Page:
It's also simplistic to suggest that the right and the left have been equally irresponsible in their use of incendiary political language in recent years. It's been the right, not the left, that's framed the debate over the role of government in terms that recall armed revolution, that's stood behind a Republican U.S. Senate nominee who spoke of "Second Amendment remedies" to what she saw as congressional overreach and that has failed to repudiate signs and T-shirts at their rallies celebrating Thomas Jefferson's view that "the tree of liberty must be refreshed from time to time with the blood of patriots and tyrants."
--Tribune columnist Eric Zorn on who to blame for Arizona shooting.
My occasional friendly sparing partner, Tribune columnist Eric Zorn, reflects much of the orthodox media in suggesting that we all have to tone down our rhetoric, but (hint, hint) it's really the right wingers like Sarah Palin who are most at fault. Don't you know?
Logicians and social scientists would (or should) warn us about drawing such broad conclusions, using specific instances to generate sweeping generalizations. Especially when you are basing those conclusions on presumptions about a single person's motives--that none of us are in a position to understand with any degree of confidence.
This exercise reminds me of a magazine survey of psychiatrists who had concluded, without examining the "patient," that Barry Goldwater, the conservative Republican presidential candidate who opposed Lyndon B. Johnson, was psychologically disordered. Of the 2417 that were surveyed, 1189 said he was not psychologically fit to be president. Altogether, the psychiatrists responded with more than a quarter million words of analysis, without once talking to the patient.
If we're to blame right-wing rhetoric for the Arizona shooting, isn't it equally valid to blame the "culture of violence" prompted by Hollywood in movies and video games? If right-wing rhetoric is to blame, can't we also suggest that the Unabomber, Ted Kaczynski, was moved to his murderous actions by the "heated rhetoric" of hard-nosed environmentalists?
As with every tragic event and mystifying violence, ideologues--of both sides--will use it for political reasons, truly an insult to the victims.
But the violent perspective is hardly confined to hard line right-wingers. I can see this with some certitude for having been once a liberal commentator who turned right. Over my career, I've received it from both sides.
That might surprise for such as NBC's Andrea Mitchell for whom all roads of blame lead back to Sarah Palin. Even though it was BP that was in the sights of this left-wing hater (above). For the Mitchells of the world, here's a sampling of the left-wing tweets following the Arizona shooting urging the killing of Palin.
[Note: YouTube removed the content of this video that we here because it violates its service terms. That's no surprise because the vidoe was a compilation of scores of tweets that contained violent threats by liberals against conservatives.]
Eric asserts that such examples don't count because they "feature either kooks or hyperliteral interpretations of everyday allusions to vigorous political debate. And until lefties show up at rallies with signs saying they've left their guns at home '... this time' or spark a run on ammunition at the election of a right-wing president, I'll continue to see this as a false equivalence."
False equivalence is it? Those who have gone on the offensive against vigorous debate are liberals. Those who have exploited the tragic deaths for their political purposes are liberals. Mainstream liberals, I might add.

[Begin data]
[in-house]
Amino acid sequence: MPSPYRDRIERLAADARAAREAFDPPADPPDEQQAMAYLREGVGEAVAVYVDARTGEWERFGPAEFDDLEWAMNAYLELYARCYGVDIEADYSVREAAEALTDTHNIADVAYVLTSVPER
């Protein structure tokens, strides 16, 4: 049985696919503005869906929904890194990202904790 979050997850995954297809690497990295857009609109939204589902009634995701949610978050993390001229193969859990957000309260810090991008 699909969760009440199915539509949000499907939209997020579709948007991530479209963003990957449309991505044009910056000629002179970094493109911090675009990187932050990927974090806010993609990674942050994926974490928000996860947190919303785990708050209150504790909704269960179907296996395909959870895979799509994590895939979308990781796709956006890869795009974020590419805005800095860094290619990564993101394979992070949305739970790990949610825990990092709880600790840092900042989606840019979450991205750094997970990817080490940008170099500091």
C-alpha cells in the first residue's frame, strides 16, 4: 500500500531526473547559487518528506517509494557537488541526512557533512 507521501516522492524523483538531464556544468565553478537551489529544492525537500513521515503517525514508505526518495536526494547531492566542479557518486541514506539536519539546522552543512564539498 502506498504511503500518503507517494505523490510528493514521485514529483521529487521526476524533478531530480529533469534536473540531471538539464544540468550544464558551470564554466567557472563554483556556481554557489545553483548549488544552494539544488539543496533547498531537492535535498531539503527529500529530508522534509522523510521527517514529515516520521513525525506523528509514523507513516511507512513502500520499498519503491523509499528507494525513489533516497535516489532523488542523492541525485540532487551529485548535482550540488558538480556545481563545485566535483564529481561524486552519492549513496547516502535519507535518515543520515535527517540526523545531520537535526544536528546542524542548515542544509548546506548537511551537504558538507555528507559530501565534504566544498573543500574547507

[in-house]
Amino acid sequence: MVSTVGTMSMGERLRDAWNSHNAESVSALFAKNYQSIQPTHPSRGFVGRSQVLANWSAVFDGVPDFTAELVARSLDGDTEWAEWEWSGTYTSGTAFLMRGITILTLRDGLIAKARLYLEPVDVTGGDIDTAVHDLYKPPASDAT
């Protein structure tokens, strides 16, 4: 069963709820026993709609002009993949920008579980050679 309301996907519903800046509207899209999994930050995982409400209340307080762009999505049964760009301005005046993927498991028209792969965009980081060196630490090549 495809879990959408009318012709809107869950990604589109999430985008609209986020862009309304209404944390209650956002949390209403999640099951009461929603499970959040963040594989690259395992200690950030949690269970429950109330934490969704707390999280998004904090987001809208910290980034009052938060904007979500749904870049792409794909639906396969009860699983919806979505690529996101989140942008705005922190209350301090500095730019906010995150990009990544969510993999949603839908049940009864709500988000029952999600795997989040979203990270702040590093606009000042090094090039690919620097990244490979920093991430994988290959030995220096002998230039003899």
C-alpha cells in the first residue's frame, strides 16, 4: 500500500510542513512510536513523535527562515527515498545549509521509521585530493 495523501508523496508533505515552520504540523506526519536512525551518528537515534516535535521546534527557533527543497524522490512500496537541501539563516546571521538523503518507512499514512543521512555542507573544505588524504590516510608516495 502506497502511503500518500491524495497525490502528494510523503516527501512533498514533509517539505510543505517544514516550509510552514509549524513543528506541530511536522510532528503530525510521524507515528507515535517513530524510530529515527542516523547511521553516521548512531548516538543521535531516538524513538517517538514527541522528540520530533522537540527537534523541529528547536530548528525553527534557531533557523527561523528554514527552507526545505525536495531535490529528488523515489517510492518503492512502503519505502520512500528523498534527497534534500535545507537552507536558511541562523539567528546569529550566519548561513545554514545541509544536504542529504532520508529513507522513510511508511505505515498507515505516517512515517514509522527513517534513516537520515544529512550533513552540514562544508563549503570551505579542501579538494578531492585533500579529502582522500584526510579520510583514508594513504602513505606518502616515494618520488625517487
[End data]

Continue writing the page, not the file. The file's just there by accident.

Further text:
Maybe Eric should meditate on President Barack Obama's words Wednesday night in Tucson:
You see, when a tragedy like this strikes, it is part of our nature to demand explanations - to try to impose some order on the chaos, and make sense out of that which seems senseless. Already we've seen a national conversation commence, not only about the motivations behind these killings, but about everything from the merits of gun safety laws to the adequacy of our mental health systems. Much of this process, of debating what might be done to prevent such tragedies in the future, is an essential ingredient in our exercise of self-government.
But at a time when our discourse has become so sharply polarized - at a time when we are far too eager to lay the blame for all that ails the world at the feet of those who think differently than we do - it's important for us to pause for a moment and make sure that we are talking with each other in a way that heals, not a way that wounds.
Scripture tells us that there is evil in the world, and that terrible things happen for reasons that defy human understanding. In the words of Job, "when I looked for light, then came darkness." Bad things happen, and we must guard against simple explanations in the aftermath.
For the truth is that none of us can know exactly what triggered this vicious attack. None of us can know with any certainty what might have stopped those shots from being fired, or what thoughts lurked in the inner recesses of a violent man's mind.
So yes, we must examine all the facts behind this tragedy. We cannot and will not be passive in the face of such violence. We should be willing to challenge old assumptions in order to lessen the prospects of violence in the future.
But what we can't do is use this tragedy as one more occasion to turn on one another. As we discuss these issues, let each of us do so with a good dose of humility. Rather than pointing fingers or assigning blame, let us use this occasion to expand our moral imaginations, to listen to each other more carefully, to sharpen our instincts for empathy, and remind ourselves of all the ways our hopes and dreams are bound together.